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When Diet, Exercise Delay Diabetes Diagnosis, Long-term Health Improves – MedNews

Medically reviewed by Carmen Pope, BPharm. Last updated on July 9, 2024.

By Dennis Thompson HealthDay Reporter

TUESDAY, July 9, 2024 — Prediabetes can be successfully fought through diet and exercise, a new study shows.

People with prediabetes can reduce their long-term risk of death and illness if they use diet and exercise to delay the onset of diabetes for just four years, according to findings published July 9 in the journal PLOS Medicine.

Prediabetes — also known as impaired glucose tolerance (IGT) — involves blood sugar levels that are higher than normal, but haven’t reached the levels associated with full-blown diabetes.

“This study suggests that a longer duration of non-diabetes status in those with IGT has beneficial health outcomes” and reduces premature death, concluded the research team led by Dr. Guangwei Li of the China-Japan Friendship Hospital in Da Qing City, China.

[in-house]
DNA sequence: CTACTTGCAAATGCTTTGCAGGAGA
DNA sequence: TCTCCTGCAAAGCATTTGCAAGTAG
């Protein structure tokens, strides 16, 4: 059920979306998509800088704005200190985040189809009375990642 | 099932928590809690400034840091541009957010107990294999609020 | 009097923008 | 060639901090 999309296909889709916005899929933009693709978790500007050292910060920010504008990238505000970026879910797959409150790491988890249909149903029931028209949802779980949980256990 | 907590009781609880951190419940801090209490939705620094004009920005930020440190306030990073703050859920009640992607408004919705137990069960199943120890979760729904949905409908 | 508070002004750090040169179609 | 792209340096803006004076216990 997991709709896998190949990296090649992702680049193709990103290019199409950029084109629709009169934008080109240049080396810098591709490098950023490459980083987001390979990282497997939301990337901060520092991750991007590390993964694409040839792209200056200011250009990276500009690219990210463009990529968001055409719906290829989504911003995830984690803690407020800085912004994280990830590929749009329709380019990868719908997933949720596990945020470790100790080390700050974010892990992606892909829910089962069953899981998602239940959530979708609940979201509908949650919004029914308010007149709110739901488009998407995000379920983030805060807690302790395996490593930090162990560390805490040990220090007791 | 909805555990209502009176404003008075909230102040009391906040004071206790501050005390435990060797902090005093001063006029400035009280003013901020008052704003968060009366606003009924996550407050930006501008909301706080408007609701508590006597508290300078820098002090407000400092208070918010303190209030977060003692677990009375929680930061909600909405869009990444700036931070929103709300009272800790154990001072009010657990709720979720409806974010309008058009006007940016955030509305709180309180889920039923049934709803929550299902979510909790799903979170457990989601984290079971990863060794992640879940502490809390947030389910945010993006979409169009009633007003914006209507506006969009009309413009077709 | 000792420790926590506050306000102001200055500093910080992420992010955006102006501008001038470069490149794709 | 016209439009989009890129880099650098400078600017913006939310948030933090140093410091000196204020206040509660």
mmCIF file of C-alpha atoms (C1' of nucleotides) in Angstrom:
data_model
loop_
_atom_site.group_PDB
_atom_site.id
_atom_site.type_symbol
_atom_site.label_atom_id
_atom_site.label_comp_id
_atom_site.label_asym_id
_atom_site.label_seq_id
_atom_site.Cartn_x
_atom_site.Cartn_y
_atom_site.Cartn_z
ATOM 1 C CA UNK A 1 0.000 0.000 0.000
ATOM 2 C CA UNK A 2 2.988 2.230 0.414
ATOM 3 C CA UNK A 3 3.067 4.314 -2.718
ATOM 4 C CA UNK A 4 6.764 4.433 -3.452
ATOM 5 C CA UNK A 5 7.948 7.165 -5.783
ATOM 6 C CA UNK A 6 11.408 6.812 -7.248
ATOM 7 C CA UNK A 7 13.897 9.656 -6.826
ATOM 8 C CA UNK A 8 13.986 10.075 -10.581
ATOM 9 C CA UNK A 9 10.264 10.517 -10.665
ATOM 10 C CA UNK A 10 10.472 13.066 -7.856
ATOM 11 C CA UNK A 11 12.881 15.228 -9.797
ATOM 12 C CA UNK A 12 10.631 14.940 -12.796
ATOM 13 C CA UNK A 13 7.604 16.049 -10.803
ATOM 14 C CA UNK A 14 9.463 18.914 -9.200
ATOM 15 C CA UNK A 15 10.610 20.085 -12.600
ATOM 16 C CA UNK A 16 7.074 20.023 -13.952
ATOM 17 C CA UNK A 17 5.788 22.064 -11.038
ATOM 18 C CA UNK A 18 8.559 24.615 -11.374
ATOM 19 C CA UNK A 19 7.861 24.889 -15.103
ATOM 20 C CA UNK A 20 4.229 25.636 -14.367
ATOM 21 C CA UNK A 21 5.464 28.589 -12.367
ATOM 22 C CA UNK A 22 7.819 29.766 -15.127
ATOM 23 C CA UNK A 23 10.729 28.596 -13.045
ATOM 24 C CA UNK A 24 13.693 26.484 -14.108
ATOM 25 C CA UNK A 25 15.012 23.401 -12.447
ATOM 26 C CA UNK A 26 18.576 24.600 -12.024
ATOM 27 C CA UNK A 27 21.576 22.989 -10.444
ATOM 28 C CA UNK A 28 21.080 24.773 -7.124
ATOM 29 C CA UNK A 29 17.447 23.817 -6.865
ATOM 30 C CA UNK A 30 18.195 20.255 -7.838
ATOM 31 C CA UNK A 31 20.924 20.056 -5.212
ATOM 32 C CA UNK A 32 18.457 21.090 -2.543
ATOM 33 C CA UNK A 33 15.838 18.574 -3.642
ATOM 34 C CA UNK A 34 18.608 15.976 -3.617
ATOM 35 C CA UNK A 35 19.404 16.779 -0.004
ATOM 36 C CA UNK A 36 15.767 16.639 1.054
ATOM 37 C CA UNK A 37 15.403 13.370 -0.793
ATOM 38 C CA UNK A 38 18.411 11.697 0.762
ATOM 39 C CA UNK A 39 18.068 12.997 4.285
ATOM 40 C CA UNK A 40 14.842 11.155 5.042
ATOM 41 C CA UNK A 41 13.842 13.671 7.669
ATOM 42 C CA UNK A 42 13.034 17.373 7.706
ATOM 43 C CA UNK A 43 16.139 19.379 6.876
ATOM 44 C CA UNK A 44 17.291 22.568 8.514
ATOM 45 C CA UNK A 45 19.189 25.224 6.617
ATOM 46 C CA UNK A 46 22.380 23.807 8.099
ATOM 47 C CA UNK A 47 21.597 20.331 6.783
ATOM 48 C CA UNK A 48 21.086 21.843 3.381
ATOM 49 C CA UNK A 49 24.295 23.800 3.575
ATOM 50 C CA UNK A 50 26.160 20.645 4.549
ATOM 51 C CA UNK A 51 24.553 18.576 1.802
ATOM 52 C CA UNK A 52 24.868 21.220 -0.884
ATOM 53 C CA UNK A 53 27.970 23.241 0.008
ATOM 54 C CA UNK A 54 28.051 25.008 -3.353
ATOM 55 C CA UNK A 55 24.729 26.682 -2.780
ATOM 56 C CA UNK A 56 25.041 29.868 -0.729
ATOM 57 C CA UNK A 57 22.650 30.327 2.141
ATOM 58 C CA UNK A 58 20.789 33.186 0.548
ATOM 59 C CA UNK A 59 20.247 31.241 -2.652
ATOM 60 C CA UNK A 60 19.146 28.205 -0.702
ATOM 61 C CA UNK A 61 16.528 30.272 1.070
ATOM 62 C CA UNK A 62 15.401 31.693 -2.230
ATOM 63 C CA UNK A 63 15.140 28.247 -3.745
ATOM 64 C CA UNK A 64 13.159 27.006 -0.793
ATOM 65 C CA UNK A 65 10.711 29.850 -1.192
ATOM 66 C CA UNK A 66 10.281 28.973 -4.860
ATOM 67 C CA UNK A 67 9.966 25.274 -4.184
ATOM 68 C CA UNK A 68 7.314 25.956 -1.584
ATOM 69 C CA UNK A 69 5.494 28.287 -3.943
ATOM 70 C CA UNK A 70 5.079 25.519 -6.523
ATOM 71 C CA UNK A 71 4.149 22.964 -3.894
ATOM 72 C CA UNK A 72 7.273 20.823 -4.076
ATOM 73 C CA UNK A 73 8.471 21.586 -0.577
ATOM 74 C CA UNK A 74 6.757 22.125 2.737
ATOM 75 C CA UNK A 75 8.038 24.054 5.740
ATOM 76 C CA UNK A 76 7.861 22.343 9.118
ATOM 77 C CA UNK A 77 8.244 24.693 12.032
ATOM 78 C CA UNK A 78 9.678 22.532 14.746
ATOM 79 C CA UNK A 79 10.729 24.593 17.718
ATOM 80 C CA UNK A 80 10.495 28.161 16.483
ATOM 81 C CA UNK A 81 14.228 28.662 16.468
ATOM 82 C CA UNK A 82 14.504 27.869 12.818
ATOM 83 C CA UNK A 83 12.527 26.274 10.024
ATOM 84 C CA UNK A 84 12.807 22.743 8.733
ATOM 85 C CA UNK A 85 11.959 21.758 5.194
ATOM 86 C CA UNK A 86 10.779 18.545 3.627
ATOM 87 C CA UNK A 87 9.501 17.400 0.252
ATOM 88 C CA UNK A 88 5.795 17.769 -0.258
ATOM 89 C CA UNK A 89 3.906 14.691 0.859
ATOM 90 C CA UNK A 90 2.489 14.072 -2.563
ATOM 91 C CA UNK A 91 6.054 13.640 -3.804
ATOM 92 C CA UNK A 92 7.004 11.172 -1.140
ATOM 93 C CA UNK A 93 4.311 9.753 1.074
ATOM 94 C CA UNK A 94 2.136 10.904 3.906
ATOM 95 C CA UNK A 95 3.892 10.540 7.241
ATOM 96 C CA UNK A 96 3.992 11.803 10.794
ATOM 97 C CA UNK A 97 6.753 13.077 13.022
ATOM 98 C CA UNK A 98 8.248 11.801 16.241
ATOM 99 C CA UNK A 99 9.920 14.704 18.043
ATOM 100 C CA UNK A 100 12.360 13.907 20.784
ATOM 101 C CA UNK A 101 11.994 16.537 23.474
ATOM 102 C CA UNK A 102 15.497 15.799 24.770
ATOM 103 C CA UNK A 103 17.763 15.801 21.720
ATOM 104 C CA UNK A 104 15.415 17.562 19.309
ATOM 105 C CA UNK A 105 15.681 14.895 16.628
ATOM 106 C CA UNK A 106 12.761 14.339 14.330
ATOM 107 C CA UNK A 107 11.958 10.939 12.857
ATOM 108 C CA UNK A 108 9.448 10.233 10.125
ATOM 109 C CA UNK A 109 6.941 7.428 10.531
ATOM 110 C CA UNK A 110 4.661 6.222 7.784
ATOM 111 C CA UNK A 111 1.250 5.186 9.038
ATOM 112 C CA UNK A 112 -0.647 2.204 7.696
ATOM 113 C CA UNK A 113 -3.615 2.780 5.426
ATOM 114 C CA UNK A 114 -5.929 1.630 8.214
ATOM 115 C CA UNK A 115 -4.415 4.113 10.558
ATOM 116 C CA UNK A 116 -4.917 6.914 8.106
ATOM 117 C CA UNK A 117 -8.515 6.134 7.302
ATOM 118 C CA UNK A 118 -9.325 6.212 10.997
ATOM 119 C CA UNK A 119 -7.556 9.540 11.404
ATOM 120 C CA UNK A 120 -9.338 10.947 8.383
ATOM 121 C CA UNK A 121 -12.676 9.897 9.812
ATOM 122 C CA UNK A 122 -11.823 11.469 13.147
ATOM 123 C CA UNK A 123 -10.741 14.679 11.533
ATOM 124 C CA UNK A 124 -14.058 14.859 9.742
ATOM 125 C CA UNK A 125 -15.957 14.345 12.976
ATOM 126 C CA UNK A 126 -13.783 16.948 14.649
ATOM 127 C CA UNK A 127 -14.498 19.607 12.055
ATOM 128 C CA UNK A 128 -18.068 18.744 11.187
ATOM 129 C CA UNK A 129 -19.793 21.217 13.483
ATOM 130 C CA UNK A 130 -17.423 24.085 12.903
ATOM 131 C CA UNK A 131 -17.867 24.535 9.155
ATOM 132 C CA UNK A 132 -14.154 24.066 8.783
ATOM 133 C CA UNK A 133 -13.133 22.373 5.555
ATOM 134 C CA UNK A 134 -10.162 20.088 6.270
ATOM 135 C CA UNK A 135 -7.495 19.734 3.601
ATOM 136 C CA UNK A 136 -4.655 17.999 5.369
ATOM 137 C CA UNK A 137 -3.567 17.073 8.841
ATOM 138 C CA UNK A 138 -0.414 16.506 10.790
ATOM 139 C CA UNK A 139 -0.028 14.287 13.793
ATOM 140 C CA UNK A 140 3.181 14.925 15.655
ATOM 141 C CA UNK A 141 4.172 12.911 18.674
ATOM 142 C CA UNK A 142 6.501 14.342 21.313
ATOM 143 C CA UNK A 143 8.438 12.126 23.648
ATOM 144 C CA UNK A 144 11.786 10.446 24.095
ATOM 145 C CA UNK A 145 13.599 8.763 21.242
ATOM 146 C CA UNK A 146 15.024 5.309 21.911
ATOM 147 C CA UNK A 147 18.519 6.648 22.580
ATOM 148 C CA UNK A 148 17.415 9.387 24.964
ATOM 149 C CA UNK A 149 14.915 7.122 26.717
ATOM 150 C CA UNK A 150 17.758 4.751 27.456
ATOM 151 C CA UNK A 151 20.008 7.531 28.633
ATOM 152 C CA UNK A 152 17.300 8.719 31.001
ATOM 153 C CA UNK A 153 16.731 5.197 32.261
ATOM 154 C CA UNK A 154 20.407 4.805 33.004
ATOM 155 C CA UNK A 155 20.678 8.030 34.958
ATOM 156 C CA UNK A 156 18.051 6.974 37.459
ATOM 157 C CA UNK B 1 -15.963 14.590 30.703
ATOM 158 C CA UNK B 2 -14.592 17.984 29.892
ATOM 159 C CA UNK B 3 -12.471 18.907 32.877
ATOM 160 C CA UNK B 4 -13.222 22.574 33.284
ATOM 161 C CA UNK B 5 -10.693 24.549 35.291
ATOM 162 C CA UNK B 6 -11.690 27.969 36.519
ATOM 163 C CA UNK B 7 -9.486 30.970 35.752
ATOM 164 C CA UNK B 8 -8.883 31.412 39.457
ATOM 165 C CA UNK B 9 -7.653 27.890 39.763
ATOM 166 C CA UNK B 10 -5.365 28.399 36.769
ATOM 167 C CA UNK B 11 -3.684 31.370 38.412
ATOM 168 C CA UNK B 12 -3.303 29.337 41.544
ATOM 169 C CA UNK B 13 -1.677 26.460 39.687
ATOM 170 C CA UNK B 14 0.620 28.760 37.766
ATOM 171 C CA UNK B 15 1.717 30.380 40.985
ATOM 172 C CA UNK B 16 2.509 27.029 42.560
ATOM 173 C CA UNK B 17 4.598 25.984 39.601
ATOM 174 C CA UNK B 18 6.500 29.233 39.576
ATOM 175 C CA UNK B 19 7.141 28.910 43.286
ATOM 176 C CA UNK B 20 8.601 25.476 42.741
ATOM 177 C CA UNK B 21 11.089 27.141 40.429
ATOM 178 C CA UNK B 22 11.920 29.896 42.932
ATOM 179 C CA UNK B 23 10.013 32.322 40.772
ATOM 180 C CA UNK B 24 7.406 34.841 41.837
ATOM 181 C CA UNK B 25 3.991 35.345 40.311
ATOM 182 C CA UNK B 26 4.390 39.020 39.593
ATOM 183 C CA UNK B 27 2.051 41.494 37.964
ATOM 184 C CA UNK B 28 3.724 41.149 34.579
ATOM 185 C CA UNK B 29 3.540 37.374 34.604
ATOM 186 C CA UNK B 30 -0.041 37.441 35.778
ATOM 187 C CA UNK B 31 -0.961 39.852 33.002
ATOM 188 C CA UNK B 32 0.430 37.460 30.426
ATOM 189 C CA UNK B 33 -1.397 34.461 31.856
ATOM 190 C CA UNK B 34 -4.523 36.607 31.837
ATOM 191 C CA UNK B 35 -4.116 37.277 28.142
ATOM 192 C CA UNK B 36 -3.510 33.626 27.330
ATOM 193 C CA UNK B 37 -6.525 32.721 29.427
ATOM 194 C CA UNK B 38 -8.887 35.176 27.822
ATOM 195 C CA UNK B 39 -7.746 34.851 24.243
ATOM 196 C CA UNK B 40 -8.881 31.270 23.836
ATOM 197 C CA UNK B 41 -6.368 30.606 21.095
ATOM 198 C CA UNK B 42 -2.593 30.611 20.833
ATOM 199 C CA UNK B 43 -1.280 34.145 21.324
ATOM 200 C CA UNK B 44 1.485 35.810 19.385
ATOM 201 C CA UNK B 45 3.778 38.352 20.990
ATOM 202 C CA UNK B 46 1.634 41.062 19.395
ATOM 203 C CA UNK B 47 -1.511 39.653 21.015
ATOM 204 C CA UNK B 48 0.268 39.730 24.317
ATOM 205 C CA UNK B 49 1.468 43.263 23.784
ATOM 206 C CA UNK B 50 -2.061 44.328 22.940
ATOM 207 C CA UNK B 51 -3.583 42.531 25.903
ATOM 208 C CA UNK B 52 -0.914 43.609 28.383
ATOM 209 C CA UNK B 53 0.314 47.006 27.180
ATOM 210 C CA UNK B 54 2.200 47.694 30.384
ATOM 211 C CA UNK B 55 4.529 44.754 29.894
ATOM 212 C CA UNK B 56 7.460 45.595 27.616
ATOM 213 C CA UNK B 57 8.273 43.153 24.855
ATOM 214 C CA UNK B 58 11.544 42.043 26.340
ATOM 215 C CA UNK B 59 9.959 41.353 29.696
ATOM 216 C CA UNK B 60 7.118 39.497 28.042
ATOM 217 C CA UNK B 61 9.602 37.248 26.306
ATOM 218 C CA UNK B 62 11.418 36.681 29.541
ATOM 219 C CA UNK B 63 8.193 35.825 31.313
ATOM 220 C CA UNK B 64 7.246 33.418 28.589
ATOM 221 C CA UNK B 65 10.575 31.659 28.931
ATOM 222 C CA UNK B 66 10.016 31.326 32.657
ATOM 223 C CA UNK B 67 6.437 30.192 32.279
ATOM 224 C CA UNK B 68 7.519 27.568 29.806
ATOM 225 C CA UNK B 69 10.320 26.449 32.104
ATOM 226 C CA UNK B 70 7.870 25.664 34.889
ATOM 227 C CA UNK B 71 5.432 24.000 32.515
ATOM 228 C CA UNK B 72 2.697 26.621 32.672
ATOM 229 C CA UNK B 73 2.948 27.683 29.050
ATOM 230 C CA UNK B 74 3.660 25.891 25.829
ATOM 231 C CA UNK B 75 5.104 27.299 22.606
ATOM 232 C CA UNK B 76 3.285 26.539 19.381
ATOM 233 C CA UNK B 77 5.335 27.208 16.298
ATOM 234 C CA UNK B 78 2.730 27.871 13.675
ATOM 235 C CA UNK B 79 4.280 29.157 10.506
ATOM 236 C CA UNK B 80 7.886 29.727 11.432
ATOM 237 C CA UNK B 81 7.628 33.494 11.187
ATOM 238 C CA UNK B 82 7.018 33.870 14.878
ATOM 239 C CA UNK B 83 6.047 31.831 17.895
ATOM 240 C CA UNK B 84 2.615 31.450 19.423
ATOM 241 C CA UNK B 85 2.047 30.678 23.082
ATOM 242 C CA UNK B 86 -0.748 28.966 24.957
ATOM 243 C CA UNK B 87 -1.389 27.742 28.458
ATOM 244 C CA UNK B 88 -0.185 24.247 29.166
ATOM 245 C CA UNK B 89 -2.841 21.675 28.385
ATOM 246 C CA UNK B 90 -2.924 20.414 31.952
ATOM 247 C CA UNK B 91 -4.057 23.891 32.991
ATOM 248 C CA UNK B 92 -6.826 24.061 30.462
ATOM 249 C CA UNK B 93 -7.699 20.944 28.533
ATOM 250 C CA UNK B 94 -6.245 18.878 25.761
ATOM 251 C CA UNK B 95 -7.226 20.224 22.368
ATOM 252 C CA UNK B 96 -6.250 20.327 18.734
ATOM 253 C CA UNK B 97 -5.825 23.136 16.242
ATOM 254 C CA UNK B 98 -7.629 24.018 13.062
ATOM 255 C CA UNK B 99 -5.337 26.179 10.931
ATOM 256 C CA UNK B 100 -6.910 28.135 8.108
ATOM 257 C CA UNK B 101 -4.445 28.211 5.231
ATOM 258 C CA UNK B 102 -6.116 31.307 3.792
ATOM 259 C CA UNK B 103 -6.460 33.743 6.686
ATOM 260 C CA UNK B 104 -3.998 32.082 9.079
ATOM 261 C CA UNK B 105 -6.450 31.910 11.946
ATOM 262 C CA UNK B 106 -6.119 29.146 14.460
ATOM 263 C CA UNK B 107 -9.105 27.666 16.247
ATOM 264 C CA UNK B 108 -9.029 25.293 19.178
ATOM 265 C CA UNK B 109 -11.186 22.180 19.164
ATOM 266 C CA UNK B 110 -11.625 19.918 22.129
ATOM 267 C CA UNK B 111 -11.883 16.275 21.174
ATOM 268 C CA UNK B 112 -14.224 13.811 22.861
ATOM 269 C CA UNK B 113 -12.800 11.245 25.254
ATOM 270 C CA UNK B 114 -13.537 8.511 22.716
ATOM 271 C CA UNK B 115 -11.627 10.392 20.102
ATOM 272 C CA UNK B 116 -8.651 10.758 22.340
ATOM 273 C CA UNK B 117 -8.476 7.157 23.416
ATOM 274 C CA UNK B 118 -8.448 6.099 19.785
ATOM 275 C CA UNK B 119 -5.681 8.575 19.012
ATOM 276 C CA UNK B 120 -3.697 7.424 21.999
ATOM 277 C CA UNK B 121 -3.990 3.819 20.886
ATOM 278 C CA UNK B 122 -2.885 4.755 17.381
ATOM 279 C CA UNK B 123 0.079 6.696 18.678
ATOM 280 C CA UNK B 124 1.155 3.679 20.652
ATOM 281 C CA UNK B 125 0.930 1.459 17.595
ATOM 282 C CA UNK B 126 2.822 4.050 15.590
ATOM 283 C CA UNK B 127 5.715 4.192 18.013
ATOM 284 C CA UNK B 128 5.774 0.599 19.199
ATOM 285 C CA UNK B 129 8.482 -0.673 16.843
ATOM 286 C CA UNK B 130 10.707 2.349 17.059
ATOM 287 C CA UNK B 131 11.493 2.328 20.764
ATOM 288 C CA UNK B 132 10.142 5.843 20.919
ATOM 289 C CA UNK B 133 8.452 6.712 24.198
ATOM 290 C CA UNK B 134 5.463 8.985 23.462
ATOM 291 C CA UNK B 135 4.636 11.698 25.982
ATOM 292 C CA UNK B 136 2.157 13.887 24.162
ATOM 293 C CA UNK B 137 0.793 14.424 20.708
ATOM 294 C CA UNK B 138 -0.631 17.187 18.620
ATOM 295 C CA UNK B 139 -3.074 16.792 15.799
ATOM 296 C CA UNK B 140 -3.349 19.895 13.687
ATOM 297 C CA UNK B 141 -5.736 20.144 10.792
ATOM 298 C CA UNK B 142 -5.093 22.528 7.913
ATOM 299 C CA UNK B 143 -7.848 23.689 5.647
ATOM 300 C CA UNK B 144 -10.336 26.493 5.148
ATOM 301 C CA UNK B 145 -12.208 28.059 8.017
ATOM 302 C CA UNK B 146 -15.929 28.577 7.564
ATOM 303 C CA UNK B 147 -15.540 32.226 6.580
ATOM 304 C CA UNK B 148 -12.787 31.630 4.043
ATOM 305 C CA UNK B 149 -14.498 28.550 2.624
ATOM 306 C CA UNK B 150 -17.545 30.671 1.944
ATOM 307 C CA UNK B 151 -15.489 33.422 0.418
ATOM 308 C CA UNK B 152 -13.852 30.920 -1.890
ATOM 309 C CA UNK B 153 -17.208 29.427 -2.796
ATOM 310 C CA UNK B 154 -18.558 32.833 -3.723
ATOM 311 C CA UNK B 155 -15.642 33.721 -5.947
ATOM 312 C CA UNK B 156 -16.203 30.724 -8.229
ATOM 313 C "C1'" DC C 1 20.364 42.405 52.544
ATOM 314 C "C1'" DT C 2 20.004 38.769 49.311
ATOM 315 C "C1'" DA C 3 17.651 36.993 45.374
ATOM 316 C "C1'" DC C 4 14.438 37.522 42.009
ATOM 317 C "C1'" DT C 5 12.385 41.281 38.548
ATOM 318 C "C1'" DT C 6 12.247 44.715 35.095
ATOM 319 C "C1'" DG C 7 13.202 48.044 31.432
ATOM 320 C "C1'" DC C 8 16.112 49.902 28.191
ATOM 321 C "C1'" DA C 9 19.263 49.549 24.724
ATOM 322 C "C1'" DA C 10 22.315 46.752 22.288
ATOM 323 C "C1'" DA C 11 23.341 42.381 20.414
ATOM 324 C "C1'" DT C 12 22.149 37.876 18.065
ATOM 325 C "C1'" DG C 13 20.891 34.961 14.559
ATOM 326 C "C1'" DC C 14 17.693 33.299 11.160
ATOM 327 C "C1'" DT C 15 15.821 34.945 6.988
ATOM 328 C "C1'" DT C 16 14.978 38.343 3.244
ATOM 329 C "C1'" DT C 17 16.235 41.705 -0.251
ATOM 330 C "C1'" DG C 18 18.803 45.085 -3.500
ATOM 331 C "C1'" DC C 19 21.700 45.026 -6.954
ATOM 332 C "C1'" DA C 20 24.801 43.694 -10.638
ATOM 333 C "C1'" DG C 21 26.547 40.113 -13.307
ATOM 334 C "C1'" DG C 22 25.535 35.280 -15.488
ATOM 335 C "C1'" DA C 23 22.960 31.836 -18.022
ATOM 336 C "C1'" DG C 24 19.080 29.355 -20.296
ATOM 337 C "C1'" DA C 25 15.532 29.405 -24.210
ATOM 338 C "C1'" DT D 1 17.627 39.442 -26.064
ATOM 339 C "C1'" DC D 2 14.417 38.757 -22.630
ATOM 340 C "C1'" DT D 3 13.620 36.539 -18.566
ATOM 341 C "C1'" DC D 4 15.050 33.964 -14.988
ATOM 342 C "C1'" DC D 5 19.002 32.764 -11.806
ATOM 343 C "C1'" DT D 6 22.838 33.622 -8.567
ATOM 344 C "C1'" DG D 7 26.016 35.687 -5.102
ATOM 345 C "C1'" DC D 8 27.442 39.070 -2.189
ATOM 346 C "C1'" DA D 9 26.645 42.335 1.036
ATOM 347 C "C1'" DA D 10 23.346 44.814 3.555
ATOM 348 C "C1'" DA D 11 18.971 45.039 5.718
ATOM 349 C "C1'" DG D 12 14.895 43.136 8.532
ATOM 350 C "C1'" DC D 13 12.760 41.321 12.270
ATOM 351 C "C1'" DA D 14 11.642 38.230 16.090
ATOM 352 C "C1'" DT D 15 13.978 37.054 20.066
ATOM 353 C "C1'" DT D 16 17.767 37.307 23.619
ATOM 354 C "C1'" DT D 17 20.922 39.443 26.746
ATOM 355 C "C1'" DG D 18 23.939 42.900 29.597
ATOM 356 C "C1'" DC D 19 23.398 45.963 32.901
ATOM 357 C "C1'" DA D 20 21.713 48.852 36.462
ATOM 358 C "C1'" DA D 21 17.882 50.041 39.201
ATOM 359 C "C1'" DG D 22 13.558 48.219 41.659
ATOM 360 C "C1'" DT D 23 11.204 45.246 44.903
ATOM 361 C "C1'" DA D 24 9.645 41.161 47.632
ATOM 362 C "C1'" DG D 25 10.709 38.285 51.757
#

For the study, researchers tracked the health of 540 people with prediabetes who participated in an earlier six-year clinical trial.

In the trial, prediabetic people were assigned to one of four groups – one that followed a healthy diet; one that got more exercise; one that both ate well and exercised; and a control group.

After more than 30 years of follow-up, researchers found that people who didn’t lapse into diabetes for at least four years after their diagnosis with prediabetes had a significantly lower risk of dying or experiencing a heart health event like a heart attack or stroke.

That protective effect was not found in people who became full-fledged diabetic within less than four years, researchers said.

The results suggest that the longer a prediabetic person delays the onset of diabetes, the better their long-term health will be, researchers concluded.

“The implementation of effective interventions targeting those with IGT should be considered as part of preventative management for diabetes and diabetes related vascular complications,” the team wrote.


  • PLOS, news release, July 9, 2024

Disclaimer: Statistical data in medical articles provide general trends and do not pertain to individuals. Individual factors can vary greatly. Always seek personalized medical advice for individual healthcare decisions.

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